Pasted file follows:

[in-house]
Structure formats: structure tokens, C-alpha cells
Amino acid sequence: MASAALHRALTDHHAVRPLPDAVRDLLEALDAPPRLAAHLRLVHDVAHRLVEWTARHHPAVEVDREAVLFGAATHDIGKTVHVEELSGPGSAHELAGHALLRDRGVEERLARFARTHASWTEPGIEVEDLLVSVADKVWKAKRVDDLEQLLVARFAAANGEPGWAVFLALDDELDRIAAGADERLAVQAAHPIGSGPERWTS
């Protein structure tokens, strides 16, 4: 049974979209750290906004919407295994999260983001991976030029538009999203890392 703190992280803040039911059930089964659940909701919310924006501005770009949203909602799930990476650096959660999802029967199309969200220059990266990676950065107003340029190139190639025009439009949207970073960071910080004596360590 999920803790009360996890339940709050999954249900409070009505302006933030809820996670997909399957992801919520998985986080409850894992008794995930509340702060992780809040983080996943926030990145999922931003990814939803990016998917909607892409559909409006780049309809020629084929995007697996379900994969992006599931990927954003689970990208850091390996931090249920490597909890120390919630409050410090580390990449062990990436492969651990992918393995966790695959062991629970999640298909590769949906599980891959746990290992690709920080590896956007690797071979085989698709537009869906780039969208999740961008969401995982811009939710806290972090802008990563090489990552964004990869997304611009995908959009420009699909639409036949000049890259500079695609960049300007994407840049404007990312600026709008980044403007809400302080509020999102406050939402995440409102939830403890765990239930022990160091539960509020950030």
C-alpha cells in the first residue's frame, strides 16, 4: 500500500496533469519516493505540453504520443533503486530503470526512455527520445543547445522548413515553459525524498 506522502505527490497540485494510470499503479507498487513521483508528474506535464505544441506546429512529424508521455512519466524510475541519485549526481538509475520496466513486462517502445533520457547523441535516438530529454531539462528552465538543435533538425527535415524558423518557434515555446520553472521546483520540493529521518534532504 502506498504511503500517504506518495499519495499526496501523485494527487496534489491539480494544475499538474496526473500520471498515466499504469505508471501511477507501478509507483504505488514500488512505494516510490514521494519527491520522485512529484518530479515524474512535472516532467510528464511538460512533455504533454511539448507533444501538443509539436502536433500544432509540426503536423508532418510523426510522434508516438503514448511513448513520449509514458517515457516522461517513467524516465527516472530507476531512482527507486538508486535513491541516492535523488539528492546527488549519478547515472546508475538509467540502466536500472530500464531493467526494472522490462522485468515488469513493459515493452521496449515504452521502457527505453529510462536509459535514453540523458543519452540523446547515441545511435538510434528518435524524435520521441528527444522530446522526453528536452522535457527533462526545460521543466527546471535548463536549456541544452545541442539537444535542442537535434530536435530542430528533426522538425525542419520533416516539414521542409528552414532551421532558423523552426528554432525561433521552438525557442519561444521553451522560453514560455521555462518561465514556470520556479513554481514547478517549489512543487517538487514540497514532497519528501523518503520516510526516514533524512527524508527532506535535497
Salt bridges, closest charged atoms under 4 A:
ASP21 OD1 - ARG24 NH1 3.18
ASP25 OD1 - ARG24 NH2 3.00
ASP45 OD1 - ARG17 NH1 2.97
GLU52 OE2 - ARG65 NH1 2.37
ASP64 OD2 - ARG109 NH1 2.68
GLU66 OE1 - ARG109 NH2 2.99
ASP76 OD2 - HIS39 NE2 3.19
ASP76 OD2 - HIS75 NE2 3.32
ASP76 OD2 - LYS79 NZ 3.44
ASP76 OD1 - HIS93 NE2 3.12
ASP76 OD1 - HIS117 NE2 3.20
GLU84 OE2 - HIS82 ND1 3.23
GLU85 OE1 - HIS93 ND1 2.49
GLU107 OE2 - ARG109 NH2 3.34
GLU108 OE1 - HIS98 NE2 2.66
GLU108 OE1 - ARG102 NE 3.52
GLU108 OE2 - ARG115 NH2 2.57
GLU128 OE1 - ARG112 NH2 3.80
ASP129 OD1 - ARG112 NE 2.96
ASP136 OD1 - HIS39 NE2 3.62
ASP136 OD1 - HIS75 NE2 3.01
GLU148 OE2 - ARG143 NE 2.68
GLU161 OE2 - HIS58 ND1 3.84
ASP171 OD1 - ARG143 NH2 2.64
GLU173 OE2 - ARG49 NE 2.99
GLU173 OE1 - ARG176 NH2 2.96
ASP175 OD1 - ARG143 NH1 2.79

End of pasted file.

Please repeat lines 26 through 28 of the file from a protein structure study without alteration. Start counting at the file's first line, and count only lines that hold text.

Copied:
ASP136 OD1 - HIS39 NE2 3.62
ASP136 OD1 - HIS75 NE2 3.01
GLU148 OE2 - ARG143 NE 2.68